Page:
I recently sat down with Howard Silby, chief innovation officer at National Australia Bank (NAB), to learn more about the company’s approach to innovation. Like most banks, a few years ago, NAB came to the realisation that it was slower to market with new propositions compared to emerging competitors, such as fintechs and neobanks. To address this, NAB set up the NAB Labs function, which Howard worked closely with as the then leader of the bank’s biggest product division. Their first success was the creation of QuickBiz, the world’s first fully automated SME lending decision proposition from a bank, leveraging rich third-party data such as transactions from open banking, accounting, and e-commerce software. But the journey wasn’t without its challenges along the way. Read more
CarbonCode acquires 10% of social media platform (Business Cloud)
The Cardiff-based developer has invested in Manchester’s Vulse, which was the brainchild of Social Republic founder Rob Illidge. Cardiff-based developer, CarbonCode, has acquired 10 per cent of Manchester’s social media platform Vulse. The startup will be working with CarbonCode on the platform’s latest update, with the investment helping to create new features, reducing content creation times from hours to seconds. Vulse.co is the brainchild of Rob Illidge, founder of Manchester-based social media agency, Social Republic, launched in 2015. Capitalising on the meteoric rise of employee advocacy and personal branding, Vulse combines the LinkedIn API, a unique post-scoring system and algorithm knowledge to produce highly engaging posts. Read more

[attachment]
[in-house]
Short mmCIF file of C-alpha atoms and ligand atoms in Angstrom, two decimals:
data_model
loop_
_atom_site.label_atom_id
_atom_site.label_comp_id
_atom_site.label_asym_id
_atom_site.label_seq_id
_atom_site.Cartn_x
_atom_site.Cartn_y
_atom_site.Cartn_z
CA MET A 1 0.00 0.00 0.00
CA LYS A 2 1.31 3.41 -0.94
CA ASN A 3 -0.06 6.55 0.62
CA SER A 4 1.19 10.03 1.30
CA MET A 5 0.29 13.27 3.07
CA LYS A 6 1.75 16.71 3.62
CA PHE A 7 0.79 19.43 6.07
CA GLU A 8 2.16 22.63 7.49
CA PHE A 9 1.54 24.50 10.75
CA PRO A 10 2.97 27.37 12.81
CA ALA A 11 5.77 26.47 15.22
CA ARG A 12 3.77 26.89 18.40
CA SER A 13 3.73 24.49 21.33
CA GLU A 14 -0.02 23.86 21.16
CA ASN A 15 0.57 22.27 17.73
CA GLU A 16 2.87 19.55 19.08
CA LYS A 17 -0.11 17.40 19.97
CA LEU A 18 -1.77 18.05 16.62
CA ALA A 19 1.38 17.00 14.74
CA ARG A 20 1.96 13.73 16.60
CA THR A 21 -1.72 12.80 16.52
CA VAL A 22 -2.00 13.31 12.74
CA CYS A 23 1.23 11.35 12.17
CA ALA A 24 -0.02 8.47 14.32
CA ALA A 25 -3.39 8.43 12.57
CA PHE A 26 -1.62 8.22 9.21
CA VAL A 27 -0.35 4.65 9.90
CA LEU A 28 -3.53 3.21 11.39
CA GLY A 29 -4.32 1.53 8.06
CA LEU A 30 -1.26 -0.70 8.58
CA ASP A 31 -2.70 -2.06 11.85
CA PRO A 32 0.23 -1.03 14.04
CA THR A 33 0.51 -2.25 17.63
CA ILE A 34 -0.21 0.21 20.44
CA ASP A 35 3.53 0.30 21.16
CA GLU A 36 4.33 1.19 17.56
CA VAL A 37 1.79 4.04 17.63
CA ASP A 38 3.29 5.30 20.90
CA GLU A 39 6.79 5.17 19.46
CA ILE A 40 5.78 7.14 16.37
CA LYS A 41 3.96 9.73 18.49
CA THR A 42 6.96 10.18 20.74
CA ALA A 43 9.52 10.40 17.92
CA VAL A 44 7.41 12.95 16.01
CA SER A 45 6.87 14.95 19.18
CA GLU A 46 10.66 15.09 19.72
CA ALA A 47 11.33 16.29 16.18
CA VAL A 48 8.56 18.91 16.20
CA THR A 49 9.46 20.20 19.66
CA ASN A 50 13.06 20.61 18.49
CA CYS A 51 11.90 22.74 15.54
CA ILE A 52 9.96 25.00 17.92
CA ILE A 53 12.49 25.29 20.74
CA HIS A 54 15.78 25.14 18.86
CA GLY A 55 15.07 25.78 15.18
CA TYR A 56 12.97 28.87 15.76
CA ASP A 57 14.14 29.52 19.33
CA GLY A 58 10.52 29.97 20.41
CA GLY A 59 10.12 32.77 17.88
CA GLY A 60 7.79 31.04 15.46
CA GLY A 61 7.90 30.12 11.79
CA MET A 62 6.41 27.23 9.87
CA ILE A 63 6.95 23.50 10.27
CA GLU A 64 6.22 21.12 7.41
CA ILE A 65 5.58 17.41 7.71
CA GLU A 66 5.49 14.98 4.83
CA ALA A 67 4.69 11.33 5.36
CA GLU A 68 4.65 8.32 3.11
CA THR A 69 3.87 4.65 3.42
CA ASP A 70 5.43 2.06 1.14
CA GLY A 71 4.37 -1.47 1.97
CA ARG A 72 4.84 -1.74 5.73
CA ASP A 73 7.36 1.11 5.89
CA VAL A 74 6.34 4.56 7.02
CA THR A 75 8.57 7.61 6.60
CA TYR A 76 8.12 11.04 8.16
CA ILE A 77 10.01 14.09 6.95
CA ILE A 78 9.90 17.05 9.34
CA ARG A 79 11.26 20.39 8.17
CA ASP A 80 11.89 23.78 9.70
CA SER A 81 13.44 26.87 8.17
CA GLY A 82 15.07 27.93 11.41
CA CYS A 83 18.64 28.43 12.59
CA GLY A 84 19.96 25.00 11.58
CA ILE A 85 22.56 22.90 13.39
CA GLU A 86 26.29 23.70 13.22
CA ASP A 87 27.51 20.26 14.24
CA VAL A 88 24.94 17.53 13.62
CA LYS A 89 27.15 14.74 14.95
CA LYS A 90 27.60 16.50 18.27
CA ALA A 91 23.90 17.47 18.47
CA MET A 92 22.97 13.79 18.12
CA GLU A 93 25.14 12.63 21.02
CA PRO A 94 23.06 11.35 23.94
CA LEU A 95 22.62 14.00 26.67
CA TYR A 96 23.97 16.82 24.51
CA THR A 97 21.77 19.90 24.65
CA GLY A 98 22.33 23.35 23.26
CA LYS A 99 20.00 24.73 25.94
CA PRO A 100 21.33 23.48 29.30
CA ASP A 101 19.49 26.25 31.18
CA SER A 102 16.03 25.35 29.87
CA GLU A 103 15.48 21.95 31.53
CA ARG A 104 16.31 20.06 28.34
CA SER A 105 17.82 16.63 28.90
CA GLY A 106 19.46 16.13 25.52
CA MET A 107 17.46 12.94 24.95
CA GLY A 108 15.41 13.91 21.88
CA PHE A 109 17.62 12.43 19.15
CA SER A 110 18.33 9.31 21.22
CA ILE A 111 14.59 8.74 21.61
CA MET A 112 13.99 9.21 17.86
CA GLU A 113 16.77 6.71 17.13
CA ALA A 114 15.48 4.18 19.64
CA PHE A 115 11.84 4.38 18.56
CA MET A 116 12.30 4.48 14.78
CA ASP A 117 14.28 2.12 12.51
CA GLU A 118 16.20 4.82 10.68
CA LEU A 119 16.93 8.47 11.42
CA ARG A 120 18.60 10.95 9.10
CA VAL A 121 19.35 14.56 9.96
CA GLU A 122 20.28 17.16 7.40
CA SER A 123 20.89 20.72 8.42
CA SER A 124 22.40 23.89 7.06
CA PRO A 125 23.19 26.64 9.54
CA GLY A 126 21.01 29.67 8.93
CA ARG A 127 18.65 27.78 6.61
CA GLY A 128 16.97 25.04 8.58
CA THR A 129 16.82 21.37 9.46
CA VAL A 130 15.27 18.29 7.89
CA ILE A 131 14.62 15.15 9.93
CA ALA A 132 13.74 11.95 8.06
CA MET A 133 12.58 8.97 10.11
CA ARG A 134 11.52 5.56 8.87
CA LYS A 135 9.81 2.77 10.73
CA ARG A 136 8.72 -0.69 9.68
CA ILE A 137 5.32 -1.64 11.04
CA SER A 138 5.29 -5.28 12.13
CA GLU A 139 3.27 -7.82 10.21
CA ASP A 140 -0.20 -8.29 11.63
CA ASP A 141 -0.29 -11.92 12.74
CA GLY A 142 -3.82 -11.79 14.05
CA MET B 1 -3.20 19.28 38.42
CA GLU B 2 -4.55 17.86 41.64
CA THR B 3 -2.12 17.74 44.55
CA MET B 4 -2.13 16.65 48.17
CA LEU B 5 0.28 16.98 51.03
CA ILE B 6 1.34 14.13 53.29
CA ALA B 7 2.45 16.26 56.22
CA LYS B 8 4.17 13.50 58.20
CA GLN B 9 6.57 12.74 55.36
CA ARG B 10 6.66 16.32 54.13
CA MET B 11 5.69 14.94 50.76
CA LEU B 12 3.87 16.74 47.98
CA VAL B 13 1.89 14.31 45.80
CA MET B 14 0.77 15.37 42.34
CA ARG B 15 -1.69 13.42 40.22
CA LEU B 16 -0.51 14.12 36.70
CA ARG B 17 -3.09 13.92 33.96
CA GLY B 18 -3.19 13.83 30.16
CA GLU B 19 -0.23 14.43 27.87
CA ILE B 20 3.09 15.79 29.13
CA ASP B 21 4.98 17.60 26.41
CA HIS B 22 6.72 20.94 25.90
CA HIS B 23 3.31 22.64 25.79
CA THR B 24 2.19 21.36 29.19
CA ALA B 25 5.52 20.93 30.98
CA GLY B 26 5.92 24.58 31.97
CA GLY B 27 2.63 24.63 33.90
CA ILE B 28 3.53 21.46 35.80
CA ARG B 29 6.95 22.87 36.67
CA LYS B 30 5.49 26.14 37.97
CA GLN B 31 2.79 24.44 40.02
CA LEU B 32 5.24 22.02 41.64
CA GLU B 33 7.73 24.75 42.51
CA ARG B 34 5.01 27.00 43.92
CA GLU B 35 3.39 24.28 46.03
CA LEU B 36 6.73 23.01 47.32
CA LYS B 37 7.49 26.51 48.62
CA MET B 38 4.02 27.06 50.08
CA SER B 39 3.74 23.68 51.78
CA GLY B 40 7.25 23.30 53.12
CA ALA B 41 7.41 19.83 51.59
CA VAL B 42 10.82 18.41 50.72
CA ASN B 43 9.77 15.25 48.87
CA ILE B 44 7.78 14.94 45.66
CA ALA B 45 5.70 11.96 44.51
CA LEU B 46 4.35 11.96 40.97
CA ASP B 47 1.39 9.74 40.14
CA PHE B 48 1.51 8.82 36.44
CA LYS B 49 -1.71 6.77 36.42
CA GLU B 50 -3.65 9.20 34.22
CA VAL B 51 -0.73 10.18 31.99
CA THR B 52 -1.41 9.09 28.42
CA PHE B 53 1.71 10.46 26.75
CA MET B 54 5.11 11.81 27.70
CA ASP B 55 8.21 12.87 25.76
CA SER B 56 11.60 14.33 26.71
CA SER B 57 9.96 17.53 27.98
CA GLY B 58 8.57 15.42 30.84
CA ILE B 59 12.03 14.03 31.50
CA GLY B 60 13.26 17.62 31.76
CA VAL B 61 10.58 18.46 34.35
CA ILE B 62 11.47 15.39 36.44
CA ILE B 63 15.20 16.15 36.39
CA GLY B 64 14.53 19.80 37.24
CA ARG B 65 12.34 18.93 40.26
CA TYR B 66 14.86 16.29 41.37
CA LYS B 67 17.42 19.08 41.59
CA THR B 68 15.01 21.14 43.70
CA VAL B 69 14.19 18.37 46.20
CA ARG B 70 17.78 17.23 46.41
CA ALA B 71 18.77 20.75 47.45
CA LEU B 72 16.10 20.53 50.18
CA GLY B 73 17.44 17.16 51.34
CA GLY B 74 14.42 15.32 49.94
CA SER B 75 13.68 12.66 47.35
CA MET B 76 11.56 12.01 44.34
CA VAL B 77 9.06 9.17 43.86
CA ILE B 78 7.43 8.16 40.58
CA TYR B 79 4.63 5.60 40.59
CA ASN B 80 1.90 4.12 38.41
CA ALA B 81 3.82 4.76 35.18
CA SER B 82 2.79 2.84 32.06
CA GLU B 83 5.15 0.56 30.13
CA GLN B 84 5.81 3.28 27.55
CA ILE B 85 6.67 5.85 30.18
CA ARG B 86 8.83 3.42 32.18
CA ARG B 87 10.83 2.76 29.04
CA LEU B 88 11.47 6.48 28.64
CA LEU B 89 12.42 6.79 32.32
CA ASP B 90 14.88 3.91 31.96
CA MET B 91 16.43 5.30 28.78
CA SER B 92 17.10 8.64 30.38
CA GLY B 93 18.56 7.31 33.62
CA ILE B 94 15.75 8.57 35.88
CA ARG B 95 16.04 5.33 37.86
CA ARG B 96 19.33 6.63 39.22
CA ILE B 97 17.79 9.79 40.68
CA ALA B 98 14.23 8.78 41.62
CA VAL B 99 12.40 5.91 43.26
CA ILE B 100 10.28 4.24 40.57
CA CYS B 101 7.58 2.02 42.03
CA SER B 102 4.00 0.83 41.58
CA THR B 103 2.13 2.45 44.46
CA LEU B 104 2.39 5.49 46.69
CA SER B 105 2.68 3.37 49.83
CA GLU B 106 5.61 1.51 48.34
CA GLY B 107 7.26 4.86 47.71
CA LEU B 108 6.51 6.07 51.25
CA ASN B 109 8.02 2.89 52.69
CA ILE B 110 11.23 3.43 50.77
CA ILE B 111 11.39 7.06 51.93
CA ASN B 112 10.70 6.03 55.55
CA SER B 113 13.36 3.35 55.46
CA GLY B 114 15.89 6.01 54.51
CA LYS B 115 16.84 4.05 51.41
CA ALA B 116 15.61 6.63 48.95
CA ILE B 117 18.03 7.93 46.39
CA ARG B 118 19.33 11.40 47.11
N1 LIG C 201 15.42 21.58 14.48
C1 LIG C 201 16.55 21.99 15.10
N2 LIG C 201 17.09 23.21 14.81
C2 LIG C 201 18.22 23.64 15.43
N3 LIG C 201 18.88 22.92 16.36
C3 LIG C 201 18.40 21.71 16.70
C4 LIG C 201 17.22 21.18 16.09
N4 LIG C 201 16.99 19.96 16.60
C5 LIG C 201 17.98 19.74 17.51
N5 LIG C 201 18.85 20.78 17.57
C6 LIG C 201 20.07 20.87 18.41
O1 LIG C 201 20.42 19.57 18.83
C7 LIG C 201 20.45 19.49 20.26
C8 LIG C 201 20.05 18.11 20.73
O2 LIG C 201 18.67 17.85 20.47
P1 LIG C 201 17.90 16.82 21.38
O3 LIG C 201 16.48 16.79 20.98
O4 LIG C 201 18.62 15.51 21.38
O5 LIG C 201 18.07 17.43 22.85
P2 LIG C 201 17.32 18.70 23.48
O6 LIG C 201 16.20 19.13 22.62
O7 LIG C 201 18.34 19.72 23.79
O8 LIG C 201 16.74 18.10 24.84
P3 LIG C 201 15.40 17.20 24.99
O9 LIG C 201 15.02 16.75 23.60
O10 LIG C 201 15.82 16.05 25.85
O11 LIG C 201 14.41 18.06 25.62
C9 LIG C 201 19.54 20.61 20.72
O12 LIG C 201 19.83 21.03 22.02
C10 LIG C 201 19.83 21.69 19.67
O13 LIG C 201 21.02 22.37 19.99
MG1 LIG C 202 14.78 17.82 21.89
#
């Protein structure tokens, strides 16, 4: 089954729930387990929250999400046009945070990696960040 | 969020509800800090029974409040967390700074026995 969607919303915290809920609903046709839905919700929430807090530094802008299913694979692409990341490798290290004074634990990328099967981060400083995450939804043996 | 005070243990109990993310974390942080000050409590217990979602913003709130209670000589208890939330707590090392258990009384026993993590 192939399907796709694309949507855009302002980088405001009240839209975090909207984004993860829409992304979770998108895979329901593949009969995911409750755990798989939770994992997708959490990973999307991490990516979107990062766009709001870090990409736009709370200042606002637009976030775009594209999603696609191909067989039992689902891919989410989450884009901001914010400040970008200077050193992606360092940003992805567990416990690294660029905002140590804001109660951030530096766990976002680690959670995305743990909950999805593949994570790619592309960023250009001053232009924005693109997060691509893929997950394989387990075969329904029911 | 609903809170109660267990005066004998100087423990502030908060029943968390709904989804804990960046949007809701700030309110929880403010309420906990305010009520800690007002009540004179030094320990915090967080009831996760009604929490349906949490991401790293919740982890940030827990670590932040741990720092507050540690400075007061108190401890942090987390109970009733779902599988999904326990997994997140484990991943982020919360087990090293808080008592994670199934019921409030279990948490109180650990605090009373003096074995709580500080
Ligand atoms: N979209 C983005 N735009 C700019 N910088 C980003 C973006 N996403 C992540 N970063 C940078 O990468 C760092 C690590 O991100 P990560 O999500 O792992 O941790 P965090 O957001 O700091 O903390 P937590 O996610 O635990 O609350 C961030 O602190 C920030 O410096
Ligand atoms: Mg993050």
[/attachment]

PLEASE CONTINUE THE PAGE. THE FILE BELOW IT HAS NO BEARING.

Insurtech Roadzen to go public via $965 million SPAC deal (Insurance Business)
Insurtech firm Roadzen has announced its plan to go public in the United States via a merger with special purpose acquisition company (SPAC) Vahanna Tech Edge Acquisition I Corp – in a deal valued at about US$965 million. The transaction reflects a pre-money equity value of approximately $683 million for Roadzen, according to a joint statement issued earlier this week, with the combined company expected to be listed on Nasdaq. Founded in 2015, Roadzen uses advanced AI to provide data that enables insurers to build auto insurance products. The company has grown to $9.8 million in total consolidated revenue for the fiscal year ending March 31, 2022, and is expected to generate around $59 million and $118 million for 2023 and 2024, respectively. Read more
ECB to monitor digital transformation efforts at banks (Finextra)
The European Central Bank is to undertake targeted reviews and on-site inspections at banks after uncovering a number of shortcomings in digital transformation strategies. Last summer, the ECB conducted a survey among 105 large banks to assess the status of their digital transformation. The central bank says early results reveal some interesting trends falling across six policy areas. The survey found that almost all European institutions have a digital transformation strategy, typically consuming a fifth of the IT budget, although the degree of maturity differs. Main objectives are becoming more customer-centric in how products and services are offered as a lever to increasing revenues and improving operational efficiency by automating processes and modernising IT infrastructures. Read more